|Notes: *) Information refers to the mechanical shutter, unless the camera only has an electronic one.|
One difference between the cameras concerns the presence of an on-board flash. The XP140 has one, while the 645Z does not. While the built-in flash of the XP140 is not very powerful, it can at times be useful as a fill-in light.
The Fujifilm XP140 and the Pentax 645Z both have an intervalometer built-in. This enables the photographer to capture time lapse sequences, such as flower blooming, a sunset or moon rise, without purchasing an external camera trigger and related software.
Concerning the storage of imaging data, both the XP140 and the 645Z write their files to SDXC cards. The 645Z features dual card slots, which can be very useful in case a memory card fails. In contrast, the XP140 only has one slot. The 645Z supports UHS-I cards (Ultra High Speed data transfer of up to 104 MB/s), while the XP140 cannot take advantage of Ultra High Speed SD cards.
For some imaging applications, the extent to which a camera can communicate with its environment can be an important aspect in the camera decision process. The table below provides an overview of the connectivity of the Fujifilm FinePix XP140 and Pentax 645Z and, in particular, the interfaces the cameras (and selected comparators) provide for accessory control and data transfer.
Mic / Speaker
|1.||Fujifilm XP140||-||mono / mono||-||-||micro||2.0||Y||-||Y|
|2.||Pentax 645Z||Y||stereo / mono||Y||-||mini||3.0||-||-||-|
|3.||Canon 5DS||Y||mono / mono||Y||-||mini||3.0||-||-||-|
|4.||Canon 5DS R||Y||mono / mono||Y||-||mini||3.0||-||-||-|
|5.||Fujifilm XP130||-||mono / mono||-||-||micro||2.0||Y||-||Y|
|6.||Fujifilm XP120||-||mono / mono||-||-||micro||2.0||Y||-||-|
|7.||Hasselblad X1D||Y||stereo / mono||Y||Y||mini||3.0||Y||-||-|
|8.||Leica SL||Y||stereo / mono||Y||Y||full||3.0||Y||-||-|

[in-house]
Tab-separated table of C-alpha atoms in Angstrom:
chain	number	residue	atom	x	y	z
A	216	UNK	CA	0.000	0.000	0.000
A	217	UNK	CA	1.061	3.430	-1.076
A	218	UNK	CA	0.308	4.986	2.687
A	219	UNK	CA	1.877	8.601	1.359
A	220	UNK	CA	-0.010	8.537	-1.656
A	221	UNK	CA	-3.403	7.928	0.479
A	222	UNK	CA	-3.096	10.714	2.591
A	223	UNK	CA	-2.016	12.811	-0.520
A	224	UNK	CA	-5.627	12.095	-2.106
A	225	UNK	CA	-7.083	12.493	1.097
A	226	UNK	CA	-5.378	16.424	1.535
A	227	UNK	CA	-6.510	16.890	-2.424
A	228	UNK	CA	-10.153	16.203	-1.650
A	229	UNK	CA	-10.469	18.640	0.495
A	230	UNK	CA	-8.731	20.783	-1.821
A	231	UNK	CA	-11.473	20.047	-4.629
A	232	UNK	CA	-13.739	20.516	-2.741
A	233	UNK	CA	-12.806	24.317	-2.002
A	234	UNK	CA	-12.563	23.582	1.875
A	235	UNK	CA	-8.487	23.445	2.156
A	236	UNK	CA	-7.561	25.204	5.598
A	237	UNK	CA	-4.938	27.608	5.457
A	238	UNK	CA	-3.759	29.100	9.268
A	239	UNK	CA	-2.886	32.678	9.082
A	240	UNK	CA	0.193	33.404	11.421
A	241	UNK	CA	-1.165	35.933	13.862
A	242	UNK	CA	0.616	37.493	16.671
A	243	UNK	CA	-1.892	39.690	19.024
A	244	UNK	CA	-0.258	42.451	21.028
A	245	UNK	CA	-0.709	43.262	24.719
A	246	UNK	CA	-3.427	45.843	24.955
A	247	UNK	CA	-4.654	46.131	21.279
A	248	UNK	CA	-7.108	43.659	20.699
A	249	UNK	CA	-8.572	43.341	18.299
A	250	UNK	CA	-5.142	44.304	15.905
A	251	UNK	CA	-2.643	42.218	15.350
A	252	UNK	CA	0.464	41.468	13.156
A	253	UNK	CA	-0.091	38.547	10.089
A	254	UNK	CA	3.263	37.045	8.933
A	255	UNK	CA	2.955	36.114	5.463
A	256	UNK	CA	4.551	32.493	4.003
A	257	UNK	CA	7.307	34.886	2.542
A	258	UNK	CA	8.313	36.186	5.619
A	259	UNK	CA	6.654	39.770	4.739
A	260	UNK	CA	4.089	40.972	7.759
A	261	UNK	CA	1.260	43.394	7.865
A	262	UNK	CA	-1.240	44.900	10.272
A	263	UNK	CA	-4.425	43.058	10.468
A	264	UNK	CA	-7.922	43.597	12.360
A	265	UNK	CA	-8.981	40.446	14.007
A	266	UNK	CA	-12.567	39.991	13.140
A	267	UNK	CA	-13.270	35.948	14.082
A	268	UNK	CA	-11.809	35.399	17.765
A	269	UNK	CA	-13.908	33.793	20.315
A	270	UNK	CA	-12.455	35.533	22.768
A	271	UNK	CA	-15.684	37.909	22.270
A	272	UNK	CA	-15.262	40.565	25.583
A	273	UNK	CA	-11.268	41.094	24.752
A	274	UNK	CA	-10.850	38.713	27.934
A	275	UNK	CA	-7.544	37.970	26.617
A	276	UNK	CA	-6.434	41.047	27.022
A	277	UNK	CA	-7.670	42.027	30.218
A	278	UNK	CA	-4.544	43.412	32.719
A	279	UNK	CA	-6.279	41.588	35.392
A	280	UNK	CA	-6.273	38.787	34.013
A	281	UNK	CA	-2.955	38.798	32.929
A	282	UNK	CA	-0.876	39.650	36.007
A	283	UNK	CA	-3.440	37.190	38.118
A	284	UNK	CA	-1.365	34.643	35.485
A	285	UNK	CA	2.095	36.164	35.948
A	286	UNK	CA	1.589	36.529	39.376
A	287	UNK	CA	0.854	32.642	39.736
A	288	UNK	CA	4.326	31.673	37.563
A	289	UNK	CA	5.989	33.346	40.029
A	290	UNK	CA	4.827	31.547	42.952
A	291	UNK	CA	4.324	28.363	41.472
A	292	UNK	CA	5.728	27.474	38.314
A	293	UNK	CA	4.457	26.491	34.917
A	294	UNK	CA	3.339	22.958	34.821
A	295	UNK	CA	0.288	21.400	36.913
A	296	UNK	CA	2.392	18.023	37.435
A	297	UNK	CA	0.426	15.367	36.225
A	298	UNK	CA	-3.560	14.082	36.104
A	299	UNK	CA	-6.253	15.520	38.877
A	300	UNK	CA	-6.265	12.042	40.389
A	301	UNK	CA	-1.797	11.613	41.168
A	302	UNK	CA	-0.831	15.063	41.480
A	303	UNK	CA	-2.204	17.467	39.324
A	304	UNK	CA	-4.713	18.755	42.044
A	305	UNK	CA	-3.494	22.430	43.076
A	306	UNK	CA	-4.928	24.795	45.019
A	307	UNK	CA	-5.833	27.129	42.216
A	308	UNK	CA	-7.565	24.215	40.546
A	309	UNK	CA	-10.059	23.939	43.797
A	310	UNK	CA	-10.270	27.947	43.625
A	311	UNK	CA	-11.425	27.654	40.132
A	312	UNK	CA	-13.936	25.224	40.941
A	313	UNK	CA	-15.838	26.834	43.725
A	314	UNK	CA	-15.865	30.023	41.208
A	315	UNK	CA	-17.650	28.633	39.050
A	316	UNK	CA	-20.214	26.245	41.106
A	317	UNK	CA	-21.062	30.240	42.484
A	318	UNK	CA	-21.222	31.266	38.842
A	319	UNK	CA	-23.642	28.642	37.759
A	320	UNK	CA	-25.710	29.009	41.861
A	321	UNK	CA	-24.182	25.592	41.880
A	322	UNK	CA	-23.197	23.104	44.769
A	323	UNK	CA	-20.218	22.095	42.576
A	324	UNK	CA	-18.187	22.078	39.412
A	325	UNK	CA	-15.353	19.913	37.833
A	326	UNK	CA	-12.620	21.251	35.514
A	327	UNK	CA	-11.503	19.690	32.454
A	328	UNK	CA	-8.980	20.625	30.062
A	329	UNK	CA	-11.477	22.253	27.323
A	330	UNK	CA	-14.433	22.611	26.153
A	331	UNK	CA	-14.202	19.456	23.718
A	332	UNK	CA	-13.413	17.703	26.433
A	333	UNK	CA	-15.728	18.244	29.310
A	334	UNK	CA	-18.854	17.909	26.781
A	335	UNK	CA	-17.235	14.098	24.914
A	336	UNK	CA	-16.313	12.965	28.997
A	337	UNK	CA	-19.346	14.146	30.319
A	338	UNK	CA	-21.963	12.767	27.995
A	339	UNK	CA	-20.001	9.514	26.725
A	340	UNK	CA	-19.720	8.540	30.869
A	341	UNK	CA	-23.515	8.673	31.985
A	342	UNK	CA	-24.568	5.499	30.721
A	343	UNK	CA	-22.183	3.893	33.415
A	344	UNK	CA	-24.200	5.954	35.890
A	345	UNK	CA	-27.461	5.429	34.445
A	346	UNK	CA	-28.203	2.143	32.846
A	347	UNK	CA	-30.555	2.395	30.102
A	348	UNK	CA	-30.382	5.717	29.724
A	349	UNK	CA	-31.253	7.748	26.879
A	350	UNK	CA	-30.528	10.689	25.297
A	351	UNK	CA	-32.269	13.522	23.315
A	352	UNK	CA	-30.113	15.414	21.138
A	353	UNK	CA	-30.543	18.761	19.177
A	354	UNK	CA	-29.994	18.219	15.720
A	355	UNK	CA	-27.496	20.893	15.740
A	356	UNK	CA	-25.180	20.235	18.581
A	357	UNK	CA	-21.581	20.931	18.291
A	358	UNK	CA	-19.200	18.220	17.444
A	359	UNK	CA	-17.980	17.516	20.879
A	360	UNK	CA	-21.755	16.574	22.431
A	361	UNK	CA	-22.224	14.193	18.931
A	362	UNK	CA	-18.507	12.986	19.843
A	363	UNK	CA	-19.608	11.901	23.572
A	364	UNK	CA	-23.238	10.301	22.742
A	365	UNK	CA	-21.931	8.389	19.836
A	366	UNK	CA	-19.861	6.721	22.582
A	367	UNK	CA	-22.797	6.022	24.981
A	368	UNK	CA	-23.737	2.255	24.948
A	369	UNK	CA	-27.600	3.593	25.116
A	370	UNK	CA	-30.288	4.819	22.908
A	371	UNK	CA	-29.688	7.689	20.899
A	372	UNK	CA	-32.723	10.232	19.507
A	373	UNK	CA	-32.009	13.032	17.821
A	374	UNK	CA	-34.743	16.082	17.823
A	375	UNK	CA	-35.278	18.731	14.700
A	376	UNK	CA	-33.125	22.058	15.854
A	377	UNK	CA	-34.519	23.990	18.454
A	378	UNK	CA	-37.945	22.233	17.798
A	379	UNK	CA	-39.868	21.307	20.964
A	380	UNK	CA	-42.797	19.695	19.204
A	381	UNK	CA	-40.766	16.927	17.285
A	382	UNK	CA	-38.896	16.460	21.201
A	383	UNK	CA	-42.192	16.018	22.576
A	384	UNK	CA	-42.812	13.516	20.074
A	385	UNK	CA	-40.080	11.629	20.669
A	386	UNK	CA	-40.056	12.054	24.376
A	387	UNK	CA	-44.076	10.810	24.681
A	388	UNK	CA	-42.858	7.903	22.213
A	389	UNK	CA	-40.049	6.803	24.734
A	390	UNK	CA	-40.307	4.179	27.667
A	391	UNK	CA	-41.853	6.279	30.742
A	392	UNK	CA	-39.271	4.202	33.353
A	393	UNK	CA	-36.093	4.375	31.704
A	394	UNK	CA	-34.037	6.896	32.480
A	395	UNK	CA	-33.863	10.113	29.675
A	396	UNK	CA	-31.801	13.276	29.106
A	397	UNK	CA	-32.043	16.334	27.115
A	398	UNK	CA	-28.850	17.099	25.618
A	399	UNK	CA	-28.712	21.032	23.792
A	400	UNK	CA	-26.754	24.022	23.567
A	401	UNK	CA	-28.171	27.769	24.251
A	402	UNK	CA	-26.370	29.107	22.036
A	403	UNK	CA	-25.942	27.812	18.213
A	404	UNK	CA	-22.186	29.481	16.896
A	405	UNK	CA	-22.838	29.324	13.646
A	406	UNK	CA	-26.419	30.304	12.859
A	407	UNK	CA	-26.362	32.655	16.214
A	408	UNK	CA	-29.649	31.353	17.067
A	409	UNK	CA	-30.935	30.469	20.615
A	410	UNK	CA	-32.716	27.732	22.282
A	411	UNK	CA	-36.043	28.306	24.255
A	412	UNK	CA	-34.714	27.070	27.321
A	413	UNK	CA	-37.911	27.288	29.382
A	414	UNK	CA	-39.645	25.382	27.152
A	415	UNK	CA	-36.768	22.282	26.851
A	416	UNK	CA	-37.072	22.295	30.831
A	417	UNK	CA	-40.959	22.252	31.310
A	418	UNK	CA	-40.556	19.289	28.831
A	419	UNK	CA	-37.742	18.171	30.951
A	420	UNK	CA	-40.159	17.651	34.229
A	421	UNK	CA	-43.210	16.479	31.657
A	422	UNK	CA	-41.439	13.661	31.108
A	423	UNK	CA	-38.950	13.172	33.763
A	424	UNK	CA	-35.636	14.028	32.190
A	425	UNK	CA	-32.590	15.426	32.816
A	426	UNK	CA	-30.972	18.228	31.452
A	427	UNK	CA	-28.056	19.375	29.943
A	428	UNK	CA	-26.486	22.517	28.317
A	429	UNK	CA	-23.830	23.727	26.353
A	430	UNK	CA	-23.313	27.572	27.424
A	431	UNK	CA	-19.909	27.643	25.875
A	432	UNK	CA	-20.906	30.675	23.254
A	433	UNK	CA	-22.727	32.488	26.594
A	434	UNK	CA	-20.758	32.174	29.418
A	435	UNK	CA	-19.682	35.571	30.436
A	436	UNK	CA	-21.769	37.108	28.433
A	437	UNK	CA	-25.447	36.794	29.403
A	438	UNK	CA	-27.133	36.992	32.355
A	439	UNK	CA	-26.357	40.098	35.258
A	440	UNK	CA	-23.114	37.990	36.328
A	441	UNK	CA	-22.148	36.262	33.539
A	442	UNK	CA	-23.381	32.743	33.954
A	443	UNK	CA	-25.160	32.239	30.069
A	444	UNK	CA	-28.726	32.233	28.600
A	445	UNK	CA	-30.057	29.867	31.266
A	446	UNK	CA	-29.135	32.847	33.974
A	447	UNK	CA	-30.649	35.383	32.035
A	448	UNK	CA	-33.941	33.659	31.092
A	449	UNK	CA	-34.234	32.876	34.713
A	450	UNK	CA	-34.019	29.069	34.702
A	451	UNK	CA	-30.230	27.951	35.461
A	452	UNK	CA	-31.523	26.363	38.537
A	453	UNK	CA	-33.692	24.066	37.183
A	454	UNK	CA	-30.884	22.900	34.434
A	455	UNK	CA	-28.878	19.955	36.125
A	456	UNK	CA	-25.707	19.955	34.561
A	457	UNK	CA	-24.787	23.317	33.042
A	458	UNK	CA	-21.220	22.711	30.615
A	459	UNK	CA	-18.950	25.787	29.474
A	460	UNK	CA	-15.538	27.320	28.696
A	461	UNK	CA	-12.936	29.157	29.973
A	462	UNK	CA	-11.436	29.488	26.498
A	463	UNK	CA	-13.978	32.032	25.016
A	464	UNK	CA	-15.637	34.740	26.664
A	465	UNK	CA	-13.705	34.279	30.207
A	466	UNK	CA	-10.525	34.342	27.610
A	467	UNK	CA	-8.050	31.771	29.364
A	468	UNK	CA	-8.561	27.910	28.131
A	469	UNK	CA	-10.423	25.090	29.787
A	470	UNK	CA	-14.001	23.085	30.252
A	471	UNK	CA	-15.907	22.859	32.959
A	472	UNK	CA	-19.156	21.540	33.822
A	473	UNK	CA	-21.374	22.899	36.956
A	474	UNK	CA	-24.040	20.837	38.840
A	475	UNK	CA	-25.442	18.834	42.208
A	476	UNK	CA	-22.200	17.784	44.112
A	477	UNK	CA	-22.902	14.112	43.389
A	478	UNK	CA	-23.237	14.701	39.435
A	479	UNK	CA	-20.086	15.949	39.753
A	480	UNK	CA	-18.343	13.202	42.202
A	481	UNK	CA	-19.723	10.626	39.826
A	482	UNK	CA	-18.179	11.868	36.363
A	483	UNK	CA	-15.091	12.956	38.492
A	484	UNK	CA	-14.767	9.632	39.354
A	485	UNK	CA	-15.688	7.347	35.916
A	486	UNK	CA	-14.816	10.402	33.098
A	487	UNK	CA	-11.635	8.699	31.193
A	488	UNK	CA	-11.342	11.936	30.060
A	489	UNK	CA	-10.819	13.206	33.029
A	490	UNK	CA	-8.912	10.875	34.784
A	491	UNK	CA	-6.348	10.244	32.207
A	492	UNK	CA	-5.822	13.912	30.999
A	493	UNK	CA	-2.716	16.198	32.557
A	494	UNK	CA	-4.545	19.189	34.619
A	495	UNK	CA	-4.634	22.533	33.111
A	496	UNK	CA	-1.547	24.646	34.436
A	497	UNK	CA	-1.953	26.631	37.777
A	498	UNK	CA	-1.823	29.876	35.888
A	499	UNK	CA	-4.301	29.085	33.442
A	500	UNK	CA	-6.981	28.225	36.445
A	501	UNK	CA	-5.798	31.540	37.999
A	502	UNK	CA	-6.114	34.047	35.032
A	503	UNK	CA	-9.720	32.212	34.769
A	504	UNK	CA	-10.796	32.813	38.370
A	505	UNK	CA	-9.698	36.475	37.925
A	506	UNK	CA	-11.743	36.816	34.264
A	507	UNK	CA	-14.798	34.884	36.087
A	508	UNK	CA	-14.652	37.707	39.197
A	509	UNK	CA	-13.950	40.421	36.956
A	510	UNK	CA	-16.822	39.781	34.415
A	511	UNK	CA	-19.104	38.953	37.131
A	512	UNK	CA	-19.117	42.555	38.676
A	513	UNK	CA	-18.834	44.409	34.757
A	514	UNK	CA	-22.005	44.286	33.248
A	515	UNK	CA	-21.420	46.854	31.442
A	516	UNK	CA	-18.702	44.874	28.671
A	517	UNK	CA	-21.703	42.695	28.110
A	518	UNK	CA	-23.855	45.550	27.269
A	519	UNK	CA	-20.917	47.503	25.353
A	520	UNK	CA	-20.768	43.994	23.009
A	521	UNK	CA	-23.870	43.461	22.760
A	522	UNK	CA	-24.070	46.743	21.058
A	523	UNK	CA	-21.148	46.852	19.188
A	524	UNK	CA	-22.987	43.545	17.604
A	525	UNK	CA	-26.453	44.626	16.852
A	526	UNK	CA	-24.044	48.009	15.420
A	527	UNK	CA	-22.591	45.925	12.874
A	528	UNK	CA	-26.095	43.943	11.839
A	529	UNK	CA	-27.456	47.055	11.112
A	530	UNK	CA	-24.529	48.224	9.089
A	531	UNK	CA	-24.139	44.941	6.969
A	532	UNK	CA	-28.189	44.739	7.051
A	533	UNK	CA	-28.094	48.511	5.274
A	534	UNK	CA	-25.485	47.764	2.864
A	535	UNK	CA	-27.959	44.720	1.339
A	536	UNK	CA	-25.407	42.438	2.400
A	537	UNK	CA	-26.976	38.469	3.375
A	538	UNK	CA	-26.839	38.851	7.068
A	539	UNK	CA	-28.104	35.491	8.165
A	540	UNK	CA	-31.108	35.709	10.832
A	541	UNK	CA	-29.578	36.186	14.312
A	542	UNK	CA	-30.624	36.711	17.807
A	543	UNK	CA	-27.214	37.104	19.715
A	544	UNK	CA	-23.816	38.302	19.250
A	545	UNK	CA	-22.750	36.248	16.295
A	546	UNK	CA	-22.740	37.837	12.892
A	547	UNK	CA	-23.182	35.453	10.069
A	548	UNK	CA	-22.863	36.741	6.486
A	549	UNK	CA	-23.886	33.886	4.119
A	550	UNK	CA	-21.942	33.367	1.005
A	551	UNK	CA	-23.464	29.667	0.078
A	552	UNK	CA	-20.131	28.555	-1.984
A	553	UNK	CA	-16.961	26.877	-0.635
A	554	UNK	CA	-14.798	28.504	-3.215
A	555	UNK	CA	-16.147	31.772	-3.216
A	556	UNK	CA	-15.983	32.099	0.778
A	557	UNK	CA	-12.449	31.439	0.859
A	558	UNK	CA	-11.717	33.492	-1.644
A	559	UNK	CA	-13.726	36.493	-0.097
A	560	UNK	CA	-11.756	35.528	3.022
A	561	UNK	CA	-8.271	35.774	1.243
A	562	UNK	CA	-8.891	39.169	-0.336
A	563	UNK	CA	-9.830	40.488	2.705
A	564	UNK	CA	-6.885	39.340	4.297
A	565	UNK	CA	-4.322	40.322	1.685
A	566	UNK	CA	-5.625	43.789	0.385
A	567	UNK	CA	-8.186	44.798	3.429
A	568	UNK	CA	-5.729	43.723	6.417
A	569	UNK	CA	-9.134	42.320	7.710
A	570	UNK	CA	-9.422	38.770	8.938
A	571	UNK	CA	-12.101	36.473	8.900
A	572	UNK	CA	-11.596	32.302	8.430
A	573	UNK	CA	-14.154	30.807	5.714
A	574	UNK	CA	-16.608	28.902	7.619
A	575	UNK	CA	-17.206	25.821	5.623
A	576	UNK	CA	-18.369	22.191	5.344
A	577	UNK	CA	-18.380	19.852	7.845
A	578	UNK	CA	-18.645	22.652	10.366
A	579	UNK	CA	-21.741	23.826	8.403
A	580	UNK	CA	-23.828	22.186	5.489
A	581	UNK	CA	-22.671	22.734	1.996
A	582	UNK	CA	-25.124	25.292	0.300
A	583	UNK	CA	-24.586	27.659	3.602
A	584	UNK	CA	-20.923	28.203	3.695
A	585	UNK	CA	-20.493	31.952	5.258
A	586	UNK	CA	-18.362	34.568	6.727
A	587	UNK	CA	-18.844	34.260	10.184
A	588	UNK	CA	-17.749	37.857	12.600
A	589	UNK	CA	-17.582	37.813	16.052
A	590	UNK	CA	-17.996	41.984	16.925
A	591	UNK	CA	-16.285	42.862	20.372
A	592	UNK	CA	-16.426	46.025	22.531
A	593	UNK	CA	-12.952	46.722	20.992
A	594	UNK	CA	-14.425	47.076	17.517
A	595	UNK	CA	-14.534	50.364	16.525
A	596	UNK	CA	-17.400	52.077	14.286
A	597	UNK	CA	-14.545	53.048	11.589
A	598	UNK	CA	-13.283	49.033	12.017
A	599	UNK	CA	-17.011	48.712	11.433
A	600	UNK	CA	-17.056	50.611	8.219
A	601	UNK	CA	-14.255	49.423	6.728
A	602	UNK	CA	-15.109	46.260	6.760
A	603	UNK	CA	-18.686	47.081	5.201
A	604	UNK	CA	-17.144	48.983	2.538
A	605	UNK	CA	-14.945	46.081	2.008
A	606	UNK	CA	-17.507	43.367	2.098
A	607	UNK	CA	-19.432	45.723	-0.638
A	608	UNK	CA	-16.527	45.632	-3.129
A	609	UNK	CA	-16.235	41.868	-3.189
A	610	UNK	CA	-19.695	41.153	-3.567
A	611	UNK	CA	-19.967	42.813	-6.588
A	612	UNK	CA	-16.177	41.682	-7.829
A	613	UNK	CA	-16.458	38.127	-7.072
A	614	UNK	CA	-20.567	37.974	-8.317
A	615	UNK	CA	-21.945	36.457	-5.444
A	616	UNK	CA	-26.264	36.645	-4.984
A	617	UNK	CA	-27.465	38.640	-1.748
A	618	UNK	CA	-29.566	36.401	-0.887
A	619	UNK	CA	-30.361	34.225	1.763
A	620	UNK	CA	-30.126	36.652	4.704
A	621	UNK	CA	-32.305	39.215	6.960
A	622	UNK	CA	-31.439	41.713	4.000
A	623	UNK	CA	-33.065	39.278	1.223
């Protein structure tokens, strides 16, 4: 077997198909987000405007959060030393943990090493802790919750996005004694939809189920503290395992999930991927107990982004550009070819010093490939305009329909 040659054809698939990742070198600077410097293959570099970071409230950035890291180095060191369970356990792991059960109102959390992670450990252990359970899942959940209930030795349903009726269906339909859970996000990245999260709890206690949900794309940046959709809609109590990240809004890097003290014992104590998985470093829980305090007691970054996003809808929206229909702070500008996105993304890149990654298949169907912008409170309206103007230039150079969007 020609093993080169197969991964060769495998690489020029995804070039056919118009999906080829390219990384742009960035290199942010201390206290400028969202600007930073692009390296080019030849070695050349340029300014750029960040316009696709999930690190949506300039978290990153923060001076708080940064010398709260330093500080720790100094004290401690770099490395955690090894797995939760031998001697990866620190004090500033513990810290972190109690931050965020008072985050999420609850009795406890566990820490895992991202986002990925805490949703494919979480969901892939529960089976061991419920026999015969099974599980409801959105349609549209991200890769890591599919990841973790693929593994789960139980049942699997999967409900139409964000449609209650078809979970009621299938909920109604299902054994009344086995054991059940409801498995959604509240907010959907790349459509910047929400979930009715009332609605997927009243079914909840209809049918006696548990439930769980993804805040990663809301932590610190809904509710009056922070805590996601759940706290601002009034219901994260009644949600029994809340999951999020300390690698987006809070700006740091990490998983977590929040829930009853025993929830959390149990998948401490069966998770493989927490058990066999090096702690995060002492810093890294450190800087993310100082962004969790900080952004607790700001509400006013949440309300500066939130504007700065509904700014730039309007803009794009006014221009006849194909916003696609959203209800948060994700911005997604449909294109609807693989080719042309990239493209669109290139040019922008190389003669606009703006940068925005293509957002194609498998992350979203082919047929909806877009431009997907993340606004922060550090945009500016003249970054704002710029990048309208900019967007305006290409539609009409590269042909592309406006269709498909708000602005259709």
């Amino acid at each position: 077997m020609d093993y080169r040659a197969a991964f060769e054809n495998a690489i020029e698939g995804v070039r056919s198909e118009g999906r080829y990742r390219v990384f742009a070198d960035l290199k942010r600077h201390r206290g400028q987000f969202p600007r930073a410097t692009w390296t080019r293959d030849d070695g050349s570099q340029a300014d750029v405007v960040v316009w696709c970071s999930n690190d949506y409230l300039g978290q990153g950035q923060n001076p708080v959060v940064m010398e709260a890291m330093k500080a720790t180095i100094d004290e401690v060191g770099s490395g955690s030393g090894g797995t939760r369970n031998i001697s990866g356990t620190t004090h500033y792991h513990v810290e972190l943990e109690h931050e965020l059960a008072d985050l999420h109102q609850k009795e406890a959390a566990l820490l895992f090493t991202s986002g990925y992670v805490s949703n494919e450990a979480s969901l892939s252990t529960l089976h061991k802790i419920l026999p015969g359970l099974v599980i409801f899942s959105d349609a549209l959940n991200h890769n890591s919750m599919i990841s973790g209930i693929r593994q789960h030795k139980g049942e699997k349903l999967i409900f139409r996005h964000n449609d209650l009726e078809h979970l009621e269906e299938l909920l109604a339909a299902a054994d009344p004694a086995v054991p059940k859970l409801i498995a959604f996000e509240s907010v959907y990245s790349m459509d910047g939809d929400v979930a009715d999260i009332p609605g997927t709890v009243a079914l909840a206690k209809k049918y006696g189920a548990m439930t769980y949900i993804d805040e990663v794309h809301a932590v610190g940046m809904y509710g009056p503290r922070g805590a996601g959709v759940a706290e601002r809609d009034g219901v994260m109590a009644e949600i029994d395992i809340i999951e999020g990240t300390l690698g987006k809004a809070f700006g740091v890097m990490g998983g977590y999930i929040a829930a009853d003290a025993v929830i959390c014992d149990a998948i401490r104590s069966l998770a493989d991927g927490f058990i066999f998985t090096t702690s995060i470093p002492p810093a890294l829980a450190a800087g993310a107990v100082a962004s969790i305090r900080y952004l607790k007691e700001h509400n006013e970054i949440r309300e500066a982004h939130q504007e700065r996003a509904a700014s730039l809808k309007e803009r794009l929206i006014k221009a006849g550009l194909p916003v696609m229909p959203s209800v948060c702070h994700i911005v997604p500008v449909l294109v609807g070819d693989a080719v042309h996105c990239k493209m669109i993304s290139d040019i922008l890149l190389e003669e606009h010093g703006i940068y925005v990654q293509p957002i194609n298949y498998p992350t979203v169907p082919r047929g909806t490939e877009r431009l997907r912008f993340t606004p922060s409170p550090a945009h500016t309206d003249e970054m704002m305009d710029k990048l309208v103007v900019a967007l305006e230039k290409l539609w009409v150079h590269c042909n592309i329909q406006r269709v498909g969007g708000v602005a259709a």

|9.||Nikon W300||-||stereo / mono||-||-||micro||2.0||Y||-||Y|
|10.||Olympus TG-6||-||stereo / mono||-||-||micro||2.0||Y||-||-|
|11.||Olympus TG-4||-||stereo / mono||-||-||micro||2.0||Y||-||-|
|12.||Pentax 645D||Y||stereo / -||-||-||-||2.0||-||-||-|
|13.||Ricoh WG-6||-||mono / mono||-||-||micro||3.0||-||-||-|
|14.||Ricoh WG-60||-||mono / mono||-||-||micro||2.0||-||-||-|
|15.||Sony HX99||-||stereo / mono||-||-||micro||2.0||Y||Y||Y|
|16.||Sony HX95||-||stereo / mono||-||-||micro||2.0||Y||Y||Y|
|17.||Sony WX800||-||stereo / mono||-||-||micro||2.0||Y||Y||-|
It is notable that the XP140 offers wifi support, while the 645Z does not. Wifi can be a very convenient means to transfer image data to an off-camera location.
Studio photographers will appreciate that the Pentax 645Z (unlike the XP140) features a PC Sync socket, so that professional strobe lights can be controlled by the camera.
Both the XP140 and the 645Z are recent models that are part of the current product line-up. The 645Z replaced the earlier Pentax 645D, while the XP140 followed on from the Fujifilm XP130. Further information on the features and operation of the XP140 and 645Z can be found, respectively, in the Fujifilm XP140 Manual (free pdf) or the online Pentax 645Z Manual.
So what is the bottom line? Is there a clear favorite between the Fujifilm XP140 and the Pentax 645Z? Which camera is better? Below is a summary of the relative strengths of each of the two contestants.
Reasons to prefer the Fujifilm FinePix XP140:
- Better video: Provides higher definition movie capture (4K/15p vs 1080/60i).